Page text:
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Have you ever wondered what really happens during faculty/staff “professional development” week? The last week of August is tough for families; there are no camps in session, and as much as everyone enjoys the looser structure that summer affords, at some point everyone needs to get back into their routines. The last week of August is when EHS has its professional development week. While some schools only give teachers a day or two to get ready for the school year, at EHS, faculty and staff spend a week getting ready. What could they possibly be doing for that long? Keep reading to learn what makes professional development (PD) unique at EHS.
Everyone knows the expression, “Pay it forward.” Well, that is a fitting title for PD week at EHS this August. I had the great fortune to study at Harvard this summer, and I knew that I wanted to incorporate my own learning into the faculty and staff’s professional development week. During the week, I taught sessions about leadership, storytelling, school culture, UDL (universal design learning) and self-reflection/self-improvement. Teachers shared, discussed and explored new ideas together in small groups, chevruta (two-person partners) and as a whole group.
Along with these Harvard-inspired sessions, there were outside speakers as well. Gayle Sullivan from Marblehead Counseling Center gave a workshop on supporting LGBTQ and gender-fluid students. Michael Mino, an educational technology consultant, worked with middle school teachers to fully launch Google Classroom for our older students, while Pam Gougian, our technology coordinator, introduced Seesaw, a new online communication platform for our K-3 classrooms. Lastly, Capt. Matt Freeman from the Marblehead Police Department came for his annual review of safety and security.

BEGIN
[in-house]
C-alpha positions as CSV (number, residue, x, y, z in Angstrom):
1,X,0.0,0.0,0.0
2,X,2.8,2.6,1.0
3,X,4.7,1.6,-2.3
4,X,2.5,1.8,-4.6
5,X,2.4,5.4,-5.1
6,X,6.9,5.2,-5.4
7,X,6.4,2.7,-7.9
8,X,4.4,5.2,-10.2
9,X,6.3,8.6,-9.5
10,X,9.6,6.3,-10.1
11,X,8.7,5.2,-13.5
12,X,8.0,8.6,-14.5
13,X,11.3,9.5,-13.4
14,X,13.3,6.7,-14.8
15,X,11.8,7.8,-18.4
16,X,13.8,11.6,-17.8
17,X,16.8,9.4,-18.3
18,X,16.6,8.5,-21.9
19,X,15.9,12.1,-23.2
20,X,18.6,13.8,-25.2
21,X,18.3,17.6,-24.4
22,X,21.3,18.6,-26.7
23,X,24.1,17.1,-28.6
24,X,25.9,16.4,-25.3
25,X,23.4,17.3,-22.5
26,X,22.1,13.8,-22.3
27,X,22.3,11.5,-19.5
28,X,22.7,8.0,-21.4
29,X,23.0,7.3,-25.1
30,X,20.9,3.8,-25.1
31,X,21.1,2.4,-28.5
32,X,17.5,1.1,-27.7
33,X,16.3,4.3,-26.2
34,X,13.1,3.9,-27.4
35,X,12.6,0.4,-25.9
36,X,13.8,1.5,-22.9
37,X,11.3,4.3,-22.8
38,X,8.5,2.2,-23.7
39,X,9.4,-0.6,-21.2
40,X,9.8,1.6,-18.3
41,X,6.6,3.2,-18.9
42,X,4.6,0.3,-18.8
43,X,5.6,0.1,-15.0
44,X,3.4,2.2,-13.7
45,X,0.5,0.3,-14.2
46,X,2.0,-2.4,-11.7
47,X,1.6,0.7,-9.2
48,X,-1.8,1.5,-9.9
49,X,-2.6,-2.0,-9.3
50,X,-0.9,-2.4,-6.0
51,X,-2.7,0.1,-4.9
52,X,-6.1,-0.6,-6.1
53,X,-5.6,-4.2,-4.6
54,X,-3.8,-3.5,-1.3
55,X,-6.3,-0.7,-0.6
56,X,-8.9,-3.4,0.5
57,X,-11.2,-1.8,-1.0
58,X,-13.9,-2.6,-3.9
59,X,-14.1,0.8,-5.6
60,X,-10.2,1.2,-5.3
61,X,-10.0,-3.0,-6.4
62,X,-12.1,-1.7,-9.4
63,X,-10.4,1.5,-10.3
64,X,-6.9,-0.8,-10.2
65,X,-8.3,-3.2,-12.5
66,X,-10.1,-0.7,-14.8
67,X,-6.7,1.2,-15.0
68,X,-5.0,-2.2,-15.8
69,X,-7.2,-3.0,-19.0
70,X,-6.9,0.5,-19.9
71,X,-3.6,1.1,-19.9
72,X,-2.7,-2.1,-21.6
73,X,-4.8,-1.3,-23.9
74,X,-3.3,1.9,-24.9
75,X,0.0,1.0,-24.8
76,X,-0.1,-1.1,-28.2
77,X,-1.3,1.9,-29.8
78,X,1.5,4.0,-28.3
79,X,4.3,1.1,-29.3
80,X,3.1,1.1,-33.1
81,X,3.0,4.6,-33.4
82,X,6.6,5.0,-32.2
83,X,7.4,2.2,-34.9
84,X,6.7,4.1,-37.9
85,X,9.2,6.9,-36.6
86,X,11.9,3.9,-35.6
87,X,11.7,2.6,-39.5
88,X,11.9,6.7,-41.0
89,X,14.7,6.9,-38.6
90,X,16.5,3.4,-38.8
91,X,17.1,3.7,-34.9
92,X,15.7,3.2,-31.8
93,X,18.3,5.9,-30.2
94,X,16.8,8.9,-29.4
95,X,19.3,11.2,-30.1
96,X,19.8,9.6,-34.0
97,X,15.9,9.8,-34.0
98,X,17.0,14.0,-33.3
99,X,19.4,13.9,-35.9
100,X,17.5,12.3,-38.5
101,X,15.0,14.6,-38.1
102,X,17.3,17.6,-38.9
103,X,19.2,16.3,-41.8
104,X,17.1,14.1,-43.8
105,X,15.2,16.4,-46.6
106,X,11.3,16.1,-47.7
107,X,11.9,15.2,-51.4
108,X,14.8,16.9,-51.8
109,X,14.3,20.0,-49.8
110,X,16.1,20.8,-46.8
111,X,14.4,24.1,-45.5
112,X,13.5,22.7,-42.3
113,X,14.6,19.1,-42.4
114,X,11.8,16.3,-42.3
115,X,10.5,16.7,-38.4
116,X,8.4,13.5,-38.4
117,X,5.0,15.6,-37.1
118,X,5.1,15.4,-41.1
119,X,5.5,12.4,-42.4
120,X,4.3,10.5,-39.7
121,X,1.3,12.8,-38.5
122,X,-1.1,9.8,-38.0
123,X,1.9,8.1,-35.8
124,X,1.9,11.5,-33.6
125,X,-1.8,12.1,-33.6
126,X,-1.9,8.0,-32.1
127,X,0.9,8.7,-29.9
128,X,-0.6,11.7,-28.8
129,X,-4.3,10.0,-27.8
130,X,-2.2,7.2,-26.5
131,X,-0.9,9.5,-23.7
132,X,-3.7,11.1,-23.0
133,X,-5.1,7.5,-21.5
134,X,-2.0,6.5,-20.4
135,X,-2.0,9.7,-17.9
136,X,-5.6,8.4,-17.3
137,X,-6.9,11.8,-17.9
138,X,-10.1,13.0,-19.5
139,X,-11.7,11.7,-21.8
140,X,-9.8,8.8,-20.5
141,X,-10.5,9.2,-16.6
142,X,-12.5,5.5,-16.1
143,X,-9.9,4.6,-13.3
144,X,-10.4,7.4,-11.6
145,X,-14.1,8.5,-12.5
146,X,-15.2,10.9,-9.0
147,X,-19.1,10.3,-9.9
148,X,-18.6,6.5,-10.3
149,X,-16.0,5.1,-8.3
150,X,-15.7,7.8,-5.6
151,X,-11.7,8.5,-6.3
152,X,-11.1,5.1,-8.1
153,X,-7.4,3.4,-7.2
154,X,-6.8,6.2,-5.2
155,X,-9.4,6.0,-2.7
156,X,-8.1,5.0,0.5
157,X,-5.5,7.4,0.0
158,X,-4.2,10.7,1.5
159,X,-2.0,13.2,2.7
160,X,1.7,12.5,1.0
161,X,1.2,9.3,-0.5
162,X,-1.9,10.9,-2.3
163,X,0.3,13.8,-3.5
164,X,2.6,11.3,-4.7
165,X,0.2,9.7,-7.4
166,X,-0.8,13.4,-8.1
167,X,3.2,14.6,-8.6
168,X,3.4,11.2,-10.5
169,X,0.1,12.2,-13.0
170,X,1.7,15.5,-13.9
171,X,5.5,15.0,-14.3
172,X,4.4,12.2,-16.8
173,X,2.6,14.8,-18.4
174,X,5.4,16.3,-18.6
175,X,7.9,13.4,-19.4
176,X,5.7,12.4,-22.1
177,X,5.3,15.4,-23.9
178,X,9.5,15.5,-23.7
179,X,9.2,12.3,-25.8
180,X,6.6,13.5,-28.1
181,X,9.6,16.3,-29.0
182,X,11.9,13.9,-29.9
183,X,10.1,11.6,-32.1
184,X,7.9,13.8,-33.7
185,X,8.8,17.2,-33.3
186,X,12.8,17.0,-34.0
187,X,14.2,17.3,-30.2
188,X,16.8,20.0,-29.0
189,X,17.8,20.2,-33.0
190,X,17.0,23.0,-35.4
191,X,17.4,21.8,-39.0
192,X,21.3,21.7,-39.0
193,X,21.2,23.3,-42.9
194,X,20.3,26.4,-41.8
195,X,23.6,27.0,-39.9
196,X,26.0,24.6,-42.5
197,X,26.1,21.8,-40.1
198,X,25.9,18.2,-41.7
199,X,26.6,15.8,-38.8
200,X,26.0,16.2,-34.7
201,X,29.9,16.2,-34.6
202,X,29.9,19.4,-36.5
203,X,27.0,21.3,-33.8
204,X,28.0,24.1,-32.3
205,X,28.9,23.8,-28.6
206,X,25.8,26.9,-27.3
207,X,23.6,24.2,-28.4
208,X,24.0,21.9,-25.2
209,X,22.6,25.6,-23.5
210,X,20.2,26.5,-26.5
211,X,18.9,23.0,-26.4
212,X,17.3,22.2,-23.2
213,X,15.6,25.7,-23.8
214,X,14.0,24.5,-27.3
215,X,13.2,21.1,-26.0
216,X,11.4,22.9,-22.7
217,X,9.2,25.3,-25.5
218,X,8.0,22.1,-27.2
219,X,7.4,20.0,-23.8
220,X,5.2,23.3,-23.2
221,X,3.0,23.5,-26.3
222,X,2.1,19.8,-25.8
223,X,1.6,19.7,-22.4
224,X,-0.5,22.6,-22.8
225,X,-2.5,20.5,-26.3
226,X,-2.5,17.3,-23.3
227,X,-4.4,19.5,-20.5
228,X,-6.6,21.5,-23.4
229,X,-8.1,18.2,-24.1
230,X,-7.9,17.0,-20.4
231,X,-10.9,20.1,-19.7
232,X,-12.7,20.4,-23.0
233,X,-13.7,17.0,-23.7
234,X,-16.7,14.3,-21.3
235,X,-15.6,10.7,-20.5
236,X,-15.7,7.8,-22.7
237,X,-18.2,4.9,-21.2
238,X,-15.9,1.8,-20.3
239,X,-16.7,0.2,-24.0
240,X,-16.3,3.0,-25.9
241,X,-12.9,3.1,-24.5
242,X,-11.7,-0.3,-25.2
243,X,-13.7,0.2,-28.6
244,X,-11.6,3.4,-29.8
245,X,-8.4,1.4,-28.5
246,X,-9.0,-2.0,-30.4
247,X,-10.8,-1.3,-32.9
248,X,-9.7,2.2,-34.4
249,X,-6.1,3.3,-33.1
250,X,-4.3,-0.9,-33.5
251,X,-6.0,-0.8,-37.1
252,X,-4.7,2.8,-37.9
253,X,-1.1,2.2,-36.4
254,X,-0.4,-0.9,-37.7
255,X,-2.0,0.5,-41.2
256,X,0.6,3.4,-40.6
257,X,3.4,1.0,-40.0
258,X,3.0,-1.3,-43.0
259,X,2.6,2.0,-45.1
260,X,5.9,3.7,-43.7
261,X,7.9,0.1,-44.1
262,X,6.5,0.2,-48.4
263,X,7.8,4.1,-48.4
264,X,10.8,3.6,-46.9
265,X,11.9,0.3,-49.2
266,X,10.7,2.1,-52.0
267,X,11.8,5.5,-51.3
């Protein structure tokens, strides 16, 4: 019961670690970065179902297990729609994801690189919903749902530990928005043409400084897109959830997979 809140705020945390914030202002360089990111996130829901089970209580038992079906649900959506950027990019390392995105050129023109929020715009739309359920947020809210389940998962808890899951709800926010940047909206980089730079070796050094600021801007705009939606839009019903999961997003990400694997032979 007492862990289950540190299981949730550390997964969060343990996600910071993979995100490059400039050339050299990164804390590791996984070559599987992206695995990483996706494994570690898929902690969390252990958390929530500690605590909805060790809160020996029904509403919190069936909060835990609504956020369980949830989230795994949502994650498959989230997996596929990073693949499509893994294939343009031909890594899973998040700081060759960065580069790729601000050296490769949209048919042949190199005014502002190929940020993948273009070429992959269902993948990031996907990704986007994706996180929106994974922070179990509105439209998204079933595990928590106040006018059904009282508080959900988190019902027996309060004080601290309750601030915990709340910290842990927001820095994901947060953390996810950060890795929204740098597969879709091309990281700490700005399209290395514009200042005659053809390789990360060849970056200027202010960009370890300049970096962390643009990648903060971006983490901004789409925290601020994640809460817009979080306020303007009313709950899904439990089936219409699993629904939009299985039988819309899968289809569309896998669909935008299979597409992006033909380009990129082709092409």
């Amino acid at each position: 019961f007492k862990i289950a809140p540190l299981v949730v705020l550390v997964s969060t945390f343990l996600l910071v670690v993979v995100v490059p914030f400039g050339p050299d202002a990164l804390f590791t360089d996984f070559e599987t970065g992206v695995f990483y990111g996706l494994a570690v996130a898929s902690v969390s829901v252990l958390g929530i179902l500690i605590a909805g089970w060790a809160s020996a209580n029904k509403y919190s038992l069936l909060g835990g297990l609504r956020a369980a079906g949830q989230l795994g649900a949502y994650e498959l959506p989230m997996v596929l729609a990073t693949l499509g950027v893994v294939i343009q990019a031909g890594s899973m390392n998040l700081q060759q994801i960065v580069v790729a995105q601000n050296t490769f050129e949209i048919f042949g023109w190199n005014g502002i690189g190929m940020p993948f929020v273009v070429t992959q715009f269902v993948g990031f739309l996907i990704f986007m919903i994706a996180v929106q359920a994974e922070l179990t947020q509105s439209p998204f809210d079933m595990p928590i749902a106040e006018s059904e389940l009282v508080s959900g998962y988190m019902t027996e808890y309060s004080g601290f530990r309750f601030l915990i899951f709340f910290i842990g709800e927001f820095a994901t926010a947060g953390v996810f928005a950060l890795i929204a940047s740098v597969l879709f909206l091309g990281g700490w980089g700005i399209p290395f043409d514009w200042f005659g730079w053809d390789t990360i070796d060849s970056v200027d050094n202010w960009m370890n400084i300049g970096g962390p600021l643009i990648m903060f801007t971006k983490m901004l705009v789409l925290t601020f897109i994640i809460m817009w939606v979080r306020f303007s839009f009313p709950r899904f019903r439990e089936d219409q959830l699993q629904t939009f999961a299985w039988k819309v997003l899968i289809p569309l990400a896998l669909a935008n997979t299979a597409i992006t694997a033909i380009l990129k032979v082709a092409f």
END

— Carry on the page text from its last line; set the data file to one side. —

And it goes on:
When not meeting all together, teachers spent time in their classrooms to create welcoming and thoughtful learning spaces. Additionally, there were grade-level team meetings with our new school counselor, Natalie Maryansky, as well as curricular planning time. We took time out of this busy week to give back to our community, too. Through SPUR, we volunteered in a community garden that provides fresh organic produce to local food pantries. Faculty and staff harvested vegetables, deadheaded plants and installed edging and a fence, which was such a rewarding experience.
A final, and very important, part of our week was hearing faculty present to one another about their summer PD projects. Through our donor-funded Faculty Enrichment Fund, seven faculty members were paid to do projects that would enrich their teaching and our students’ learning. Four lower school teachers presented on a literacy initiative they created to improve their classroom libraries; two teachers spoke about their attendance at national science conferences; one teacher taught about her experience taking a course at Lesley University; and one teacher shared about her meaningful trip to California for the culmination of the Bandage Project. It was incredibly inspiring for our teachers to learn from one another. EHS is unique because of its ability to provide this special opportunity for teachers. It is truly one of its kind!
It was an especially full, thought-provoking and energy-filled week. In our closing circle, several new faculty commented on how lucky they felt to have been hired to teach at EHS. They were very impressed by the thoughtfulness and depth of conversations while being thankful for the humor, warmth and supportive environment. Our teachers could not wait for the students to return so we could begin again together. Each year, I am amazed by the truly dedicated and talented faculty and staff at EHS. It is a privilege to work with them, and our students are the lucky beneficiaries of their learning and commitment.